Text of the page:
13. Right off the bat, cymbal-ish tap + shaker + bass = bright 'n spicy synthwork. They help establish an ongoing groove that makes me imagine that Cat-O'-9-Tails enemy almost constantly spinning to the beat. Flow is top-notch, from the warping wake-up call at 0:31 down to the extended wrap-up section at 5:40+, so I'm always groovin'. The main lead and faint choir help color the mood in a way that says "be alert - there are near-hellish dangers to consider," which only adds to the jungle-feverish hawtness. I also like how the source-originating quip at 4:34 keeps on repeating - it's like Protricity decided to take it for a spin on a playground roundabout and see how long it would maintain its power and appeal. Hot, glowy, and untouchable.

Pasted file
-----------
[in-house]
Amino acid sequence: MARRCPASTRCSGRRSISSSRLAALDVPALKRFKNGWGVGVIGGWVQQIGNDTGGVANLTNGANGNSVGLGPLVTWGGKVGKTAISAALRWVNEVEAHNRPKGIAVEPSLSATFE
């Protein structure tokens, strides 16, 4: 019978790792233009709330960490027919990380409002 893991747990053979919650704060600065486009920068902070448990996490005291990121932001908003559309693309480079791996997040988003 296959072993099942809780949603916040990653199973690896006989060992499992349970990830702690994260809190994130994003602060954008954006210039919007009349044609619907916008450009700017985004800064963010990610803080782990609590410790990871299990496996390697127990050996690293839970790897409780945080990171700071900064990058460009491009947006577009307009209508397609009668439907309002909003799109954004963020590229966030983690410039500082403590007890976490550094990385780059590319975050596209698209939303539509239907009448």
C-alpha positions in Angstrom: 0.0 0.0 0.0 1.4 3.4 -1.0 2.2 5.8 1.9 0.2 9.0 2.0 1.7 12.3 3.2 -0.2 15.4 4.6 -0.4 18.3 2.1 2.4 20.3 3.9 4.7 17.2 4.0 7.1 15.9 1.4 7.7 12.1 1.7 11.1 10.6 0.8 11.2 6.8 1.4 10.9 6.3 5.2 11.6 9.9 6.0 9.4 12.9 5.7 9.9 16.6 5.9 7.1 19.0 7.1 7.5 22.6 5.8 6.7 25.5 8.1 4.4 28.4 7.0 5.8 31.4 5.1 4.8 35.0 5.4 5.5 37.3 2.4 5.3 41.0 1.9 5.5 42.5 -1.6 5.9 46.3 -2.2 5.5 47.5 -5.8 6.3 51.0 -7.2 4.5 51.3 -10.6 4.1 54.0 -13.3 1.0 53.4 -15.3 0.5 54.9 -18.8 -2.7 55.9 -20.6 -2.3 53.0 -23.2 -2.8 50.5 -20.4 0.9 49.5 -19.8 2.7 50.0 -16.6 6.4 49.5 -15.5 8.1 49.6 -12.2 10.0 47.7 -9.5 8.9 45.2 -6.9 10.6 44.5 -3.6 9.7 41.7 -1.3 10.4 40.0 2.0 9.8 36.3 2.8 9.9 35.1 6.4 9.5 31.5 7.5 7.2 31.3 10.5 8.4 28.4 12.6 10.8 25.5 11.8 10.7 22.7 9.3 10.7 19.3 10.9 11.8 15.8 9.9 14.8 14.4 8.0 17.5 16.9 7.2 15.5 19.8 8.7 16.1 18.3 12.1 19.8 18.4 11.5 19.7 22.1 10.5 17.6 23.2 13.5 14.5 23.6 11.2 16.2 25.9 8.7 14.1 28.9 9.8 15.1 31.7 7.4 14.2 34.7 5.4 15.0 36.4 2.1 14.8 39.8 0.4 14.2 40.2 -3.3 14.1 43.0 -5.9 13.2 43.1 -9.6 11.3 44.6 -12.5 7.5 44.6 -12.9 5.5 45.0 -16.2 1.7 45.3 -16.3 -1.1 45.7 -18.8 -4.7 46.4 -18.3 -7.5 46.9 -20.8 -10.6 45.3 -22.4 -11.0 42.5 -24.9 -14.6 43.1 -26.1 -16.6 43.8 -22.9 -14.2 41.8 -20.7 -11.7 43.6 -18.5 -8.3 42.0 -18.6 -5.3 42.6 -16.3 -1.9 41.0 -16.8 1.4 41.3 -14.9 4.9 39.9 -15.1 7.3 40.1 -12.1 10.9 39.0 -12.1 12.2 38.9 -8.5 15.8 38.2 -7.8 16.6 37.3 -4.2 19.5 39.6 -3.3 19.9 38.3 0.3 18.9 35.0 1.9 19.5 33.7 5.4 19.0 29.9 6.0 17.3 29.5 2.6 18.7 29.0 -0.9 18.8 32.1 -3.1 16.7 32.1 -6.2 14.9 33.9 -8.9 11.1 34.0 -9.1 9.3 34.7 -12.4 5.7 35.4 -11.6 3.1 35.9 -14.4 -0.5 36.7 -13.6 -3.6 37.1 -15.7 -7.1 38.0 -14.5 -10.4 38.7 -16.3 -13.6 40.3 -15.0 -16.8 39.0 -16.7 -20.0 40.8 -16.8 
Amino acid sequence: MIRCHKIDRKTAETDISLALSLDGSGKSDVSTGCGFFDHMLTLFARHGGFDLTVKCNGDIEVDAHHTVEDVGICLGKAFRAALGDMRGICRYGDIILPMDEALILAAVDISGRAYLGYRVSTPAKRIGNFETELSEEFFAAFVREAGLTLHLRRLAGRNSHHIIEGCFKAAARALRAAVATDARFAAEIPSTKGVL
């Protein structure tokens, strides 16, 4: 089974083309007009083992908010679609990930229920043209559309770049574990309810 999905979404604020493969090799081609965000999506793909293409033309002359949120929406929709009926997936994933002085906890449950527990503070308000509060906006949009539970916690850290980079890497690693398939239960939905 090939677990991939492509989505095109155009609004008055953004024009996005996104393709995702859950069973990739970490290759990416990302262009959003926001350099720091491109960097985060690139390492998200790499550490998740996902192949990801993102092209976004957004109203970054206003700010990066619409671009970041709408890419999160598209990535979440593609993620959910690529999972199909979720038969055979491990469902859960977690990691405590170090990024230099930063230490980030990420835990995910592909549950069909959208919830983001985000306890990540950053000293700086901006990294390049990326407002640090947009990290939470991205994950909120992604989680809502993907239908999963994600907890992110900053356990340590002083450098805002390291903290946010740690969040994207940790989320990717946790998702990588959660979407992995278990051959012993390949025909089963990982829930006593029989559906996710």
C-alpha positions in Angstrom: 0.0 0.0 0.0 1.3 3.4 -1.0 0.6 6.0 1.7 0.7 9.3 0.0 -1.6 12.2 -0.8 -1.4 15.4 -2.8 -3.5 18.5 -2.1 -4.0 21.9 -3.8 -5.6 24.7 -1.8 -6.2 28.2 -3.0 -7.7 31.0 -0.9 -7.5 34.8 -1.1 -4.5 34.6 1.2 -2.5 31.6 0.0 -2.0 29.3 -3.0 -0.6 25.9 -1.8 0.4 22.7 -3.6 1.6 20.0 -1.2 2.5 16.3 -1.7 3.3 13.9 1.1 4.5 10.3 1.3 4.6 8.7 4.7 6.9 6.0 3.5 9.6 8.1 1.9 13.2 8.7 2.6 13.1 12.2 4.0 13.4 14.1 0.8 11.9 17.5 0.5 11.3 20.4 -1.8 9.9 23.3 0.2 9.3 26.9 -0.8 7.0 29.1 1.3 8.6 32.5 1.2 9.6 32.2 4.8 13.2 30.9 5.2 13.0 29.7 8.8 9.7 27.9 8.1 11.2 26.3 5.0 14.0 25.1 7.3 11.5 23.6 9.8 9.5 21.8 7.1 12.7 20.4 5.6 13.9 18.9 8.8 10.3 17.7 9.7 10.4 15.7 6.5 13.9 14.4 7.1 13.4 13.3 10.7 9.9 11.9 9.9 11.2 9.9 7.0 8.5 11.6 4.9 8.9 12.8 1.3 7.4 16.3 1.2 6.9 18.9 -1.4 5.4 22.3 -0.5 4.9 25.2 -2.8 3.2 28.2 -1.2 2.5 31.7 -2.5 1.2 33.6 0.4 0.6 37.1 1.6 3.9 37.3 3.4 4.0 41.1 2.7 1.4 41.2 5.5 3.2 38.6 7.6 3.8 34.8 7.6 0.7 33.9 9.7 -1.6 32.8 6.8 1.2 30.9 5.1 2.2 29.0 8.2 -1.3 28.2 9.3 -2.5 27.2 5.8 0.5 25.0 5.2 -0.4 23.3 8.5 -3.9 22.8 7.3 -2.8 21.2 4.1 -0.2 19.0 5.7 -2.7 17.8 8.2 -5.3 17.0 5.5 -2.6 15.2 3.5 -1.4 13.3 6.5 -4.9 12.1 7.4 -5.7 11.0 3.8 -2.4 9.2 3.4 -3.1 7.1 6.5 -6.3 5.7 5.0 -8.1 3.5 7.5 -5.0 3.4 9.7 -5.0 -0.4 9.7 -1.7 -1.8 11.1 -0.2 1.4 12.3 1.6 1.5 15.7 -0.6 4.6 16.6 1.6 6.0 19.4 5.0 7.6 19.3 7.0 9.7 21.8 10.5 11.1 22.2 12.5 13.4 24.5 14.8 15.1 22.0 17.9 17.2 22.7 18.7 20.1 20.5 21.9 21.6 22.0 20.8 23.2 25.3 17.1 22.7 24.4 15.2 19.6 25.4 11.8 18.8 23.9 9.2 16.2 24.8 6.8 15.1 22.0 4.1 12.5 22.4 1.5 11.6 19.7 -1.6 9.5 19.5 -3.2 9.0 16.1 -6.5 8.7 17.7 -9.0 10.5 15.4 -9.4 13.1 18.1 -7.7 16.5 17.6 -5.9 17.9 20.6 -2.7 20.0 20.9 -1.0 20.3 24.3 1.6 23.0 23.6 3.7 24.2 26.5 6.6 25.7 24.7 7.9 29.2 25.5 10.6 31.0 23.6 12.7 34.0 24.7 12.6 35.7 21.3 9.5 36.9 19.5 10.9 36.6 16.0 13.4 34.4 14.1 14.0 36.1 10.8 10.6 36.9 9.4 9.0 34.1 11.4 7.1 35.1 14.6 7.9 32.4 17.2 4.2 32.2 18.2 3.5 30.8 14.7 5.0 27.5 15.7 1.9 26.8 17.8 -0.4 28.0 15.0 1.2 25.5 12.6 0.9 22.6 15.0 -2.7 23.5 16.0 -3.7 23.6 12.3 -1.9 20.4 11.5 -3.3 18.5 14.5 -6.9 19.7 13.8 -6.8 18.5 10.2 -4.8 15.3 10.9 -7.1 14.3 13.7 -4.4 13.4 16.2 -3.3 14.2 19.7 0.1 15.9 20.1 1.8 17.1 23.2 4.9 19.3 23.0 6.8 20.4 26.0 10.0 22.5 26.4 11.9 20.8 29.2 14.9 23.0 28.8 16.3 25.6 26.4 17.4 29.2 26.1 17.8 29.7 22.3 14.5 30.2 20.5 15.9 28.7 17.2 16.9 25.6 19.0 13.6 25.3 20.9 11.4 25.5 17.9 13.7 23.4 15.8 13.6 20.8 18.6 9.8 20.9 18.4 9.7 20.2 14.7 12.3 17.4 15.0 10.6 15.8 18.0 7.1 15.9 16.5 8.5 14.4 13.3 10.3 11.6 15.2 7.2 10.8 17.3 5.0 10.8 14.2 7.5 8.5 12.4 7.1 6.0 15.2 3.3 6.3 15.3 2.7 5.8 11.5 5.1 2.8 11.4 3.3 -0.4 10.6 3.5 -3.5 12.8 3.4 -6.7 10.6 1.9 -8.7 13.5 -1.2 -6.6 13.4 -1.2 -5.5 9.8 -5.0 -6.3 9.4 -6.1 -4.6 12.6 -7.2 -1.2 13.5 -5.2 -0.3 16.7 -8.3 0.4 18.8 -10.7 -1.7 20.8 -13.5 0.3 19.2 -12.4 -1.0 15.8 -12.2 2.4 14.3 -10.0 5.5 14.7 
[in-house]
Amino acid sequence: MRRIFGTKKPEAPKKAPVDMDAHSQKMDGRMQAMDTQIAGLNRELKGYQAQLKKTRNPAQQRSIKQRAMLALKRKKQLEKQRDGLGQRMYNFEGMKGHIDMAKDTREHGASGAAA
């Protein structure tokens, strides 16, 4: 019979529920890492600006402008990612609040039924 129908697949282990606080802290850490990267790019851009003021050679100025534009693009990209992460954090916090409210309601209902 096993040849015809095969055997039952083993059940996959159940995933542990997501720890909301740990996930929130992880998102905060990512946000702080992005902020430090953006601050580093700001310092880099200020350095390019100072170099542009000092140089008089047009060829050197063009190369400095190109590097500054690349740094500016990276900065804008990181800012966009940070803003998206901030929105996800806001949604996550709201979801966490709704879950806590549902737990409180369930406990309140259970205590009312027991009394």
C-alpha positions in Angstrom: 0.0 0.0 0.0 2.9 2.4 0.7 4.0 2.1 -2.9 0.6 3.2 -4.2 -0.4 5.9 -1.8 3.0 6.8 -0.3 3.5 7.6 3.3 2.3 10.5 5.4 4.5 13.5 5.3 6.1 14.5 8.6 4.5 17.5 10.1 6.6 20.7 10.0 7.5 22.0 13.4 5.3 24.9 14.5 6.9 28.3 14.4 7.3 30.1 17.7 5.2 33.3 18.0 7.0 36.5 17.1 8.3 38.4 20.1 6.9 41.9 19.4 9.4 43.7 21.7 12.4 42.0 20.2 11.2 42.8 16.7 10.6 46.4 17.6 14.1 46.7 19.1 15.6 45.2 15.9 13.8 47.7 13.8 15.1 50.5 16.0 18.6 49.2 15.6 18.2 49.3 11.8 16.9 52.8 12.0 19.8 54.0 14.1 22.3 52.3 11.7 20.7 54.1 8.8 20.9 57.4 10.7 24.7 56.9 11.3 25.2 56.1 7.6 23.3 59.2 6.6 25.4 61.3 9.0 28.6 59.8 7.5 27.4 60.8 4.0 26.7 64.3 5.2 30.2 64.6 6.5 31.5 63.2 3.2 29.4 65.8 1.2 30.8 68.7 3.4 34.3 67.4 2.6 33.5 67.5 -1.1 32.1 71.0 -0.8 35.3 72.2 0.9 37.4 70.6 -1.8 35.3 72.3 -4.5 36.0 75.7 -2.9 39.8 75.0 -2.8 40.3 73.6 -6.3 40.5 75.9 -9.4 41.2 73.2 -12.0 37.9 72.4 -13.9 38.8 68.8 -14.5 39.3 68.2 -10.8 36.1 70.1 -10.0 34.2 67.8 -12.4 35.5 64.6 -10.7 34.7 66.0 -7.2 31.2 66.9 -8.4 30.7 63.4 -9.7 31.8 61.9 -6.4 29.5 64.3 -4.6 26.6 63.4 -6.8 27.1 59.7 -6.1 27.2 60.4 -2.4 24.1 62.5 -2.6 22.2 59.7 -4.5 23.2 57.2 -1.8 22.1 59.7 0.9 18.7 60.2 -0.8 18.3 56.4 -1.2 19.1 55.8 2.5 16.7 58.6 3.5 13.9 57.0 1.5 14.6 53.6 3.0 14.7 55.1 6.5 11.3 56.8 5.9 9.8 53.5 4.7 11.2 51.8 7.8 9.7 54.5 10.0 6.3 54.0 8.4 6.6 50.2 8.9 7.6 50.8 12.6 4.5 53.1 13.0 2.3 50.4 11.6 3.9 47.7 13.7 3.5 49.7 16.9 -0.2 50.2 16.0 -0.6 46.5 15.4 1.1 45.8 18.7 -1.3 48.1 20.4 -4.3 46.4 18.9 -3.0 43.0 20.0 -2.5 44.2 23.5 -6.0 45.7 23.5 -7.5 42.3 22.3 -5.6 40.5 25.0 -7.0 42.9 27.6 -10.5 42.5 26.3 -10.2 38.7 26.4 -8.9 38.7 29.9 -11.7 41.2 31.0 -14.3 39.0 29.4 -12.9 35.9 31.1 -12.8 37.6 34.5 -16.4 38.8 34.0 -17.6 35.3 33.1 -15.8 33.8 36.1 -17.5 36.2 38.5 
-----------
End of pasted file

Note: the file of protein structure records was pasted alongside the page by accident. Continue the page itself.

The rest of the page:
14. I'm absolutely in love with the emotive overhaul Chaos Temple has been given here. It breathes the meaning behind its title in ways that are more than welcome. Entering first is a "G#, E, G#, E, A-B, A, G#" note pattern which creates a foundation (or home, if you prefer) for the mix, and serving as the outro makes it seem like an extended musical tonic to help tie things together. The lead at 0:22 shines in such a way that it could pass for one of the orbs of light, and the string sample at 0:33 is so silk-texture gorgeous I wanna wrap it around myself like a blanket. The original sections go further and build up anticipation of reaching one's destination: 1:07+ and 2:13+ are like spiritual boosts, and 2:36+ exudes melancholy and reminiscence about one's journey and a feeling of wrapping up. You can't go wrong with expressing nostalgia and final satisfaction in a mix. Love it, love it, love it a thousand times over.